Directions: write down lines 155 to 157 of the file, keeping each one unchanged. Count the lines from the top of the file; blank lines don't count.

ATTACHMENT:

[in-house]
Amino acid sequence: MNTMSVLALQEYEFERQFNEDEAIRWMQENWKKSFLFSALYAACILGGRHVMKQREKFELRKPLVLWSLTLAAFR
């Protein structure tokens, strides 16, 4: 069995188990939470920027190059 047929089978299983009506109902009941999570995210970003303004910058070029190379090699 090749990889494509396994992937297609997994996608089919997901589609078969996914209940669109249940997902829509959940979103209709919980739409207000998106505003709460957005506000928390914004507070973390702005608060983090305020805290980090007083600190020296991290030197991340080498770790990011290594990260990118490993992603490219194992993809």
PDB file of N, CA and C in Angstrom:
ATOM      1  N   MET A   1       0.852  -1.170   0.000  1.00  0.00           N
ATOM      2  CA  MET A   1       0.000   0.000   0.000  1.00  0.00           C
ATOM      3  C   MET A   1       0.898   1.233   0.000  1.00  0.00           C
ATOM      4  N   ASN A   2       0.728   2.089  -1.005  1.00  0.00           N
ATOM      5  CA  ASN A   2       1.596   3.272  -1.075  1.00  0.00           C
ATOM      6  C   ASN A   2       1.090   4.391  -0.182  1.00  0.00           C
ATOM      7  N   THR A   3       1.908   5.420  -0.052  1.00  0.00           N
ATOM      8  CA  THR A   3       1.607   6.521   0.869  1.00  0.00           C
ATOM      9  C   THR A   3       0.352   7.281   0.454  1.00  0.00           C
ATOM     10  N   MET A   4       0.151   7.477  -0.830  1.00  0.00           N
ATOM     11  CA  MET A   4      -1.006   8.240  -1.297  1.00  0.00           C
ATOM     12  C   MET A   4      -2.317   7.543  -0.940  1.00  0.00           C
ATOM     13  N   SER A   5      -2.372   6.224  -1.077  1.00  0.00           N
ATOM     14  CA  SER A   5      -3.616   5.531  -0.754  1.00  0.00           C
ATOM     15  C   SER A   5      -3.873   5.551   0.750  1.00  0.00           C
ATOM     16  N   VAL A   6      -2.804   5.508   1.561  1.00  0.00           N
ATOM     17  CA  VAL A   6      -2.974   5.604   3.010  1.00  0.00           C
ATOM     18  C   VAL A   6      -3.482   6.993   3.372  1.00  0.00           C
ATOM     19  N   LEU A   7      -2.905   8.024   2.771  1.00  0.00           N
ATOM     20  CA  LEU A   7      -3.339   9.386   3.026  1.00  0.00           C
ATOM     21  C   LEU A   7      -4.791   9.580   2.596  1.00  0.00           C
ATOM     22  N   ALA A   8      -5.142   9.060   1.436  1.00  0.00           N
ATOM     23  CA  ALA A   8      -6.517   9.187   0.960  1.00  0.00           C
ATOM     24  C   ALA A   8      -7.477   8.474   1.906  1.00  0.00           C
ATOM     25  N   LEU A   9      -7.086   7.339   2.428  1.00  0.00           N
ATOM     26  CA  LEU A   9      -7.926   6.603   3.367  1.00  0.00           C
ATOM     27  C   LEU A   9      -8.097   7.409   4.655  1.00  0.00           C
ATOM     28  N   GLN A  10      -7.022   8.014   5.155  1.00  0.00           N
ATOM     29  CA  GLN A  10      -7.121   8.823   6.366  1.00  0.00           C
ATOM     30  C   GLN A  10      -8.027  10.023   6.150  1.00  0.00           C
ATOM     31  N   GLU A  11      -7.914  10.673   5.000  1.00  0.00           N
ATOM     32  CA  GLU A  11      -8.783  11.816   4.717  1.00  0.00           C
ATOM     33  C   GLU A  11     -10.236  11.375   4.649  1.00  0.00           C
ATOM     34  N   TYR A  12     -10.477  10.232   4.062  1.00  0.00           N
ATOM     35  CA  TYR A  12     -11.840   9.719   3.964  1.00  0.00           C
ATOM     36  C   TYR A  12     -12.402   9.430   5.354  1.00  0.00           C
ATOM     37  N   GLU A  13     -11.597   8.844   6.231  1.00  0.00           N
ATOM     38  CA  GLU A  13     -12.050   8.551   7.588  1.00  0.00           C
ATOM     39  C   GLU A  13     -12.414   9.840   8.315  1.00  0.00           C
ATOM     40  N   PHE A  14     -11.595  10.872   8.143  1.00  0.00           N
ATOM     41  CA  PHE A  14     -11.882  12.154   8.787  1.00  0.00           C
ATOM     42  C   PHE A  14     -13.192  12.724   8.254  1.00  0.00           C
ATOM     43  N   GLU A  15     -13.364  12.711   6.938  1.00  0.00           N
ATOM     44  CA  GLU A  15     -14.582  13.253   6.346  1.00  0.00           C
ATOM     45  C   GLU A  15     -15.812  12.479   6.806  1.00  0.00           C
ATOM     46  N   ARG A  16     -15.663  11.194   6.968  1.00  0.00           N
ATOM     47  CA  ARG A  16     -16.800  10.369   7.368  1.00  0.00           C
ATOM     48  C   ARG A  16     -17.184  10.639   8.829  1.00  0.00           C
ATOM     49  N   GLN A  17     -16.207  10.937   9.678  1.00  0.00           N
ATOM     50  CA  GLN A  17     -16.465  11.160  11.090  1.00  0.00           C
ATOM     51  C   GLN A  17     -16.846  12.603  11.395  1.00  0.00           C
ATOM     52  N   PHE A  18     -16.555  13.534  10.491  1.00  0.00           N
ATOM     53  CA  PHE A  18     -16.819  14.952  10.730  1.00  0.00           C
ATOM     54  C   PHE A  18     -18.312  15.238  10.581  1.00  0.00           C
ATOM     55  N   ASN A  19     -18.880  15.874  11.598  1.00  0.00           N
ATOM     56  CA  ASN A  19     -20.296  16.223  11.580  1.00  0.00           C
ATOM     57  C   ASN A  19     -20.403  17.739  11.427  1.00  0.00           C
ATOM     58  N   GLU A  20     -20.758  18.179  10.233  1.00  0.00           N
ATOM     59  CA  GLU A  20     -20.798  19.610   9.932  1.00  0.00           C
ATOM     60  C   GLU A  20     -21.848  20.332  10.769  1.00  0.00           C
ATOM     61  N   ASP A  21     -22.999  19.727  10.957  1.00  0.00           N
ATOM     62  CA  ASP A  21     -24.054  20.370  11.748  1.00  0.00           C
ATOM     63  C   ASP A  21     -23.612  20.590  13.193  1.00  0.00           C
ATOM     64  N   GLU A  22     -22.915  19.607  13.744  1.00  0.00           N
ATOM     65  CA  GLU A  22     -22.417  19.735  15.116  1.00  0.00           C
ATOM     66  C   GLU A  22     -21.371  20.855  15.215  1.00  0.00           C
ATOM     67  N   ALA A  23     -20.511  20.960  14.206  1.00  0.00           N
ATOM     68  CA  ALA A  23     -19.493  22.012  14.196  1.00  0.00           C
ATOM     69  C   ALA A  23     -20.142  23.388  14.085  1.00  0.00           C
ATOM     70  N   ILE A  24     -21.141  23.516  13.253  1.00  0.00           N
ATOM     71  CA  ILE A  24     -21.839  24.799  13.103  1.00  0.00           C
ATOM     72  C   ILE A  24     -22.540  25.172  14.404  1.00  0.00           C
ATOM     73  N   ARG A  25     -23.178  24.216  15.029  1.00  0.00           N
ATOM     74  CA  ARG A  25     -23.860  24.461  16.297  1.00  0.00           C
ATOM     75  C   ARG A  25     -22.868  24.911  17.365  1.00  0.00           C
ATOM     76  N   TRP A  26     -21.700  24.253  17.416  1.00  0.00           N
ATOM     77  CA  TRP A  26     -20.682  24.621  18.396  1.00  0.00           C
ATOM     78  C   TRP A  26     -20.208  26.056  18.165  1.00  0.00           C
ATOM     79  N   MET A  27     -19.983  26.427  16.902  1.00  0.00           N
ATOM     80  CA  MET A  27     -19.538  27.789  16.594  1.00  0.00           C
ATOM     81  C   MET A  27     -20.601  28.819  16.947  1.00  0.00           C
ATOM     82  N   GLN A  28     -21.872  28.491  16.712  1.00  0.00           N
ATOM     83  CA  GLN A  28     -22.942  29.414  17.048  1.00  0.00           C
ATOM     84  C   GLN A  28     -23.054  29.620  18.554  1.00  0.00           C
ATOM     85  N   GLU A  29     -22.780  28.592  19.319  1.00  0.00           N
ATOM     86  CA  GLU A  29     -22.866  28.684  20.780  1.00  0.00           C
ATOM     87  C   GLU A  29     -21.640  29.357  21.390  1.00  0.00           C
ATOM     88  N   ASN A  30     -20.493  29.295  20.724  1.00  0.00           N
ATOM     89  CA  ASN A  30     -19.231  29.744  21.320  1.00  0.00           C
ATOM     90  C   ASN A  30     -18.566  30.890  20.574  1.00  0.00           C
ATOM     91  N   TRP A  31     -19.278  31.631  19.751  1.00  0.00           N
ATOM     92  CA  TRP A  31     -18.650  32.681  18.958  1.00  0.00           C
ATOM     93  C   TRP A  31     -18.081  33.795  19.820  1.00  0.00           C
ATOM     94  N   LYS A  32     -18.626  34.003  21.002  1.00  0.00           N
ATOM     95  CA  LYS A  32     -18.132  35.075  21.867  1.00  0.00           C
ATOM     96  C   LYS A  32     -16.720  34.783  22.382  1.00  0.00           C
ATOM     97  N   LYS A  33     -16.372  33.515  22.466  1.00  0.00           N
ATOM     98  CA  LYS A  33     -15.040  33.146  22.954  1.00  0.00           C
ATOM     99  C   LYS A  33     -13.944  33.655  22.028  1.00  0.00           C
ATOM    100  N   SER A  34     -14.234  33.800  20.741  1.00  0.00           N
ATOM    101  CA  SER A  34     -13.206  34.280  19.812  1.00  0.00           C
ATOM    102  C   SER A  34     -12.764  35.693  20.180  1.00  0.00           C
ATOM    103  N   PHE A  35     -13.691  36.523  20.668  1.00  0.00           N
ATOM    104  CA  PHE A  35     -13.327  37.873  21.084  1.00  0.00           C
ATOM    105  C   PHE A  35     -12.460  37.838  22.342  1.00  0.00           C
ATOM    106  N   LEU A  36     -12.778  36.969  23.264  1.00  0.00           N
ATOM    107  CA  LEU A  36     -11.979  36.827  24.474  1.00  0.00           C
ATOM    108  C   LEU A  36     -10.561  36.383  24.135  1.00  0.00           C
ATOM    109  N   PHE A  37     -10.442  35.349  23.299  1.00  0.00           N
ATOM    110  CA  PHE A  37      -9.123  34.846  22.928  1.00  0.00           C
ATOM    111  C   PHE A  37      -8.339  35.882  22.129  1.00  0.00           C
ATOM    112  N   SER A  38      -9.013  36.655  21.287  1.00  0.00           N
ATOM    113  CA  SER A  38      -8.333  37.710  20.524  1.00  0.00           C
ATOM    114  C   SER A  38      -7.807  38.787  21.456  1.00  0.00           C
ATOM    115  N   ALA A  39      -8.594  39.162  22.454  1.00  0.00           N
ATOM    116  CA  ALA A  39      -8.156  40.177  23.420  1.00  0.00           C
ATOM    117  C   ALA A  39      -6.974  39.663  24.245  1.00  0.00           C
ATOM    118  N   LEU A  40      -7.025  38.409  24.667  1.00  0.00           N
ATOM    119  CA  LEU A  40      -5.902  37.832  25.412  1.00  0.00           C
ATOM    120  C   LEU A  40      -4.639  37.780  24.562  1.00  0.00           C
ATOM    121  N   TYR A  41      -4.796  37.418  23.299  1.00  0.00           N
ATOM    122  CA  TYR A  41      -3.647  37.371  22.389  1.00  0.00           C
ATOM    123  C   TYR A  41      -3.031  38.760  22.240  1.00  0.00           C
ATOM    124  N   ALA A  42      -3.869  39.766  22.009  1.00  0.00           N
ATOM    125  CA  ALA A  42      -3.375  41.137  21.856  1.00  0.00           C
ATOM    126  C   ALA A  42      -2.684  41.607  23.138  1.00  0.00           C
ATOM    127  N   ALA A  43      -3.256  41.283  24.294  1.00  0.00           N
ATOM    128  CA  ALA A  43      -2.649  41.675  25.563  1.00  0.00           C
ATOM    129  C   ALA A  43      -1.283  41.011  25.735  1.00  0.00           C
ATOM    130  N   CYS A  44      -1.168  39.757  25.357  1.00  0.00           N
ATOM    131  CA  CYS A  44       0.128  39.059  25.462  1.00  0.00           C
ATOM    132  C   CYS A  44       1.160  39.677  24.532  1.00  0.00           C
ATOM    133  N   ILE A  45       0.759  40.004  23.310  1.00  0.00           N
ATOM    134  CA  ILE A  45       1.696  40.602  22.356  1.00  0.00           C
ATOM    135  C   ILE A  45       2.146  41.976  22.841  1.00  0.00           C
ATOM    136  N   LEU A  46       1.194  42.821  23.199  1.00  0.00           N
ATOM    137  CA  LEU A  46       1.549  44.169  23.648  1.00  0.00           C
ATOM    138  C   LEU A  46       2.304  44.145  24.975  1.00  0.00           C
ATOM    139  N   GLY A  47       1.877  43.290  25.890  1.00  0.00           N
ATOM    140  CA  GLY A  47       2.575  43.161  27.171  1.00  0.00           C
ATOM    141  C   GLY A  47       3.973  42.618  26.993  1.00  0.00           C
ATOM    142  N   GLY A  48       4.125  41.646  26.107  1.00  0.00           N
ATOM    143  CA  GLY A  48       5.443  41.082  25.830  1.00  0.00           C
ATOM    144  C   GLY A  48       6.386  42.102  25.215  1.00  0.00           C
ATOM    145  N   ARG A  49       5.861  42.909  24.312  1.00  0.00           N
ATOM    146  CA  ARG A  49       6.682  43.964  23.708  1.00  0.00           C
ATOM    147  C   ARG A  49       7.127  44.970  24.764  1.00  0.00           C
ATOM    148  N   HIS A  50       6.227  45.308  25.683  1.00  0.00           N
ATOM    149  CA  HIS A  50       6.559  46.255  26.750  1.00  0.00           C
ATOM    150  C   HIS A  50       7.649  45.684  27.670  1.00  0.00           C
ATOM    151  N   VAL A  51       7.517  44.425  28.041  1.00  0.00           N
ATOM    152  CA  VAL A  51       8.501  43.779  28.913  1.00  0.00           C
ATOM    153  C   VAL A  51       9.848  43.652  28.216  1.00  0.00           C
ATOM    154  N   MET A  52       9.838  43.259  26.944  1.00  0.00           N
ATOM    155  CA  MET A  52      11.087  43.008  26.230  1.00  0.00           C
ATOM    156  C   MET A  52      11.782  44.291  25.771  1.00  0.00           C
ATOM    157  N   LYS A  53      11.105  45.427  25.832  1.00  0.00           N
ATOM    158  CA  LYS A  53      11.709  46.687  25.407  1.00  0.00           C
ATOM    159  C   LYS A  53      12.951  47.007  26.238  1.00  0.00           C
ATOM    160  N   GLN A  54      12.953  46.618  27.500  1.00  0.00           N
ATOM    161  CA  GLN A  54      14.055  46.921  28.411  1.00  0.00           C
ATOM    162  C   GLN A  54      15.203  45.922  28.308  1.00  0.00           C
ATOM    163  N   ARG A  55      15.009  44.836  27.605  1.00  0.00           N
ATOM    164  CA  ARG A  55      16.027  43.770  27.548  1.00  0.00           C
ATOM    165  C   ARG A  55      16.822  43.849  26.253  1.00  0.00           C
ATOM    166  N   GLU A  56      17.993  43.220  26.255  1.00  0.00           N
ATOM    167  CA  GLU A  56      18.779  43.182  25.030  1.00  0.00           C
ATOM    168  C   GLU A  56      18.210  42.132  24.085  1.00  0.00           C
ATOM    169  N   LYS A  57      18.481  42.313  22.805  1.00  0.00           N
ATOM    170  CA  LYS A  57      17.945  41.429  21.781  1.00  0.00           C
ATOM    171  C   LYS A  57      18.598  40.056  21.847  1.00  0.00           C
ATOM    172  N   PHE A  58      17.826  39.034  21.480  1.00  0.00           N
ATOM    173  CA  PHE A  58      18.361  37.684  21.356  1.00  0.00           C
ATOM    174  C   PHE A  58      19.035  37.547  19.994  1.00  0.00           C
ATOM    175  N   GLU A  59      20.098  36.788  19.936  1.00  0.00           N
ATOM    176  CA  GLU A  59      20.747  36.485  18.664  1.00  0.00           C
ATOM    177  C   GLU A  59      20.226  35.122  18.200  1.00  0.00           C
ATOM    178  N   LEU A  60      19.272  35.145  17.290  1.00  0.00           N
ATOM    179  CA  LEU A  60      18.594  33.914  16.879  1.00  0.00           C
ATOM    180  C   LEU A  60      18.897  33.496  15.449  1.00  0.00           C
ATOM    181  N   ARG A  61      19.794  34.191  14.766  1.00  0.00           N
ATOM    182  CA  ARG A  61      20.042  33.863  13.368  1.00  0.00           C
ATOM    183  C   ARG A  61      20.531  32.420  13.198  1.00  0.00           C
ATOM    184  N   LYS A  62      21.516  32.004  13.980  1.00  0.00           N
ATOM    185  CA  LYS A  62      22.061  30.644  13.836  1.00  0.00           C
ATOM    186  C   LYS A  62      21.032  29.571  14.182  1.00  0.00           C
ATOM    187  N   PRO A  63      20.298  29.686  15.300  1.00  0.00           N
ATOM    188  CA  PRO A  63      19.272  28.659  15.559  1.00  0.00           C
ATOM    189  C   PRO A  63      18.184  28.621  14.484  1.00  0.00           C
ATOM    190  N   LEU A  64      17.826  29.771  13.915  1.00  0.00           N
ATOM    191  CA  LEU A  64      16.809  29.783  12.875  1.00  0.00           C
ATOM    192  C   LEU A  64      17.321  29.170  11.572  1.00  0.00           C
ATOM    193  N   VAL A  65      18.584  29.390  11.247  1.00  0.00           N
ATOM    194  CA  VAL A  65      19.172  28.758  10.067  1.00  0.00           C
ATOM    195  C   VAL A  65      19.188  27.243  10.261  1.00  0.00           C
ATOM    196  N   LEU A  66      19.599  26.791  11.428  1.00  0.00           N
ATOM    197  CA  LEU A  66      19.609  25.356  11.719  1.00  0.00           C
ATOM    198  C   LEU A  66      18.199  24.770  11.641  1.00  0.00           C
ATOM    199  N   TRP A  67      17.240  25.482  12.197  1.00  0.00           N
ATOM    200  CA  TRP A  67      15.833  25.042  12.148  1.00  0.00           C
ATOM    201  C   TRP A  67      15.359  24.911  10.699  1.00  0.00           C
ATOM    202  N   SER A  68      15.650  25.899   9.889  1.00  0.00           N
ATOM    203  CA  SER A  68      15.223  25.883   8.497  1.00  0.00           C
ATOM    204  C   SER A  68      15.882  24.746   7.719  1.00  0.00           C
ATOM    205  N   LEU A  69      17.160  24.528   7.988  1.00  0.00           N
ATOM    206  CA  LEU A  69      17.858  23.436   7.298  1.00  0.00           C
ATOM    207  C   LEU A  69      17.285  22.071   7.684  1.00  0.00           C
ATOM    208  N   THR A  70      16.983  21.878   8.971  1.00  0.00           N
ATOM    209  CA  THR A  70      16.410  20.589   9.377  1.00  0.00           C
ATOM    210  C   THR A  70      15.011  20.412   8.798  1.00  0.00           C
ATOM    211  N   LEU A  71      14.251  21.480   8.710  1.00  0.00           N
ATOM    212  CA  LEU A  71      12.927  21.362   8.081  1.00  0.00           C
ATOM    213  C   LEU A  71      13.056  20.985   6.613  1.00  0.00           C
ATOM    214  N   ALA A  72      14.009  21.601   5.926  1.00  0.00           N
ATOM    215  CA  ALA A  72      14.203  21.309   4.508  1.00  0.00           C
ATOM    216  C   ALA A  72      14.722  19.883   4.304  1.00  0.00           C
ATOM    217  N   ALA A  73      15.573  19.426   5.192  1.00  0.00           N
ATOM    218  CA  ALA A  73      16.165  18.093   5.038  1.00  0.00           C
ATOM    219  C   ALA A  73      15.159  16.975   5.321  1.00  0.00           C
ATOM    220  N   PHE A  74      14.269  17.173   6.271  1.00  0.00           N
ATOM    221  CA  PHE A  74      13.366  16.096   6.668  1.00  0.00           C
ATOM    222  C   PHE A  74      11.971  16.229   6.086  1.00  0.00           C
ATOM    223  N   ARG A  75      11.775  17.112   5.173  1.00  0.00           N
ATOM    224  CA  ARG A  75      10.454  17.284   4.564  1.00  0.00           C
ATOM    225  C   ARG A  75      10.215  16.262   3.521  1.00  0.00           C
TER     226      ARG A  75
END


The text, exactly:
ATOM    151  N   VAL A  51       7.517  44.425  28.041  1.00  0.00           N
ATOM    152  CA  VAL A  51       8.501  43.779  28.913  1.00  0.00           C
ATOM    153  C   VAL A  51       9.848  43.652  28.216  1.00  0.00           C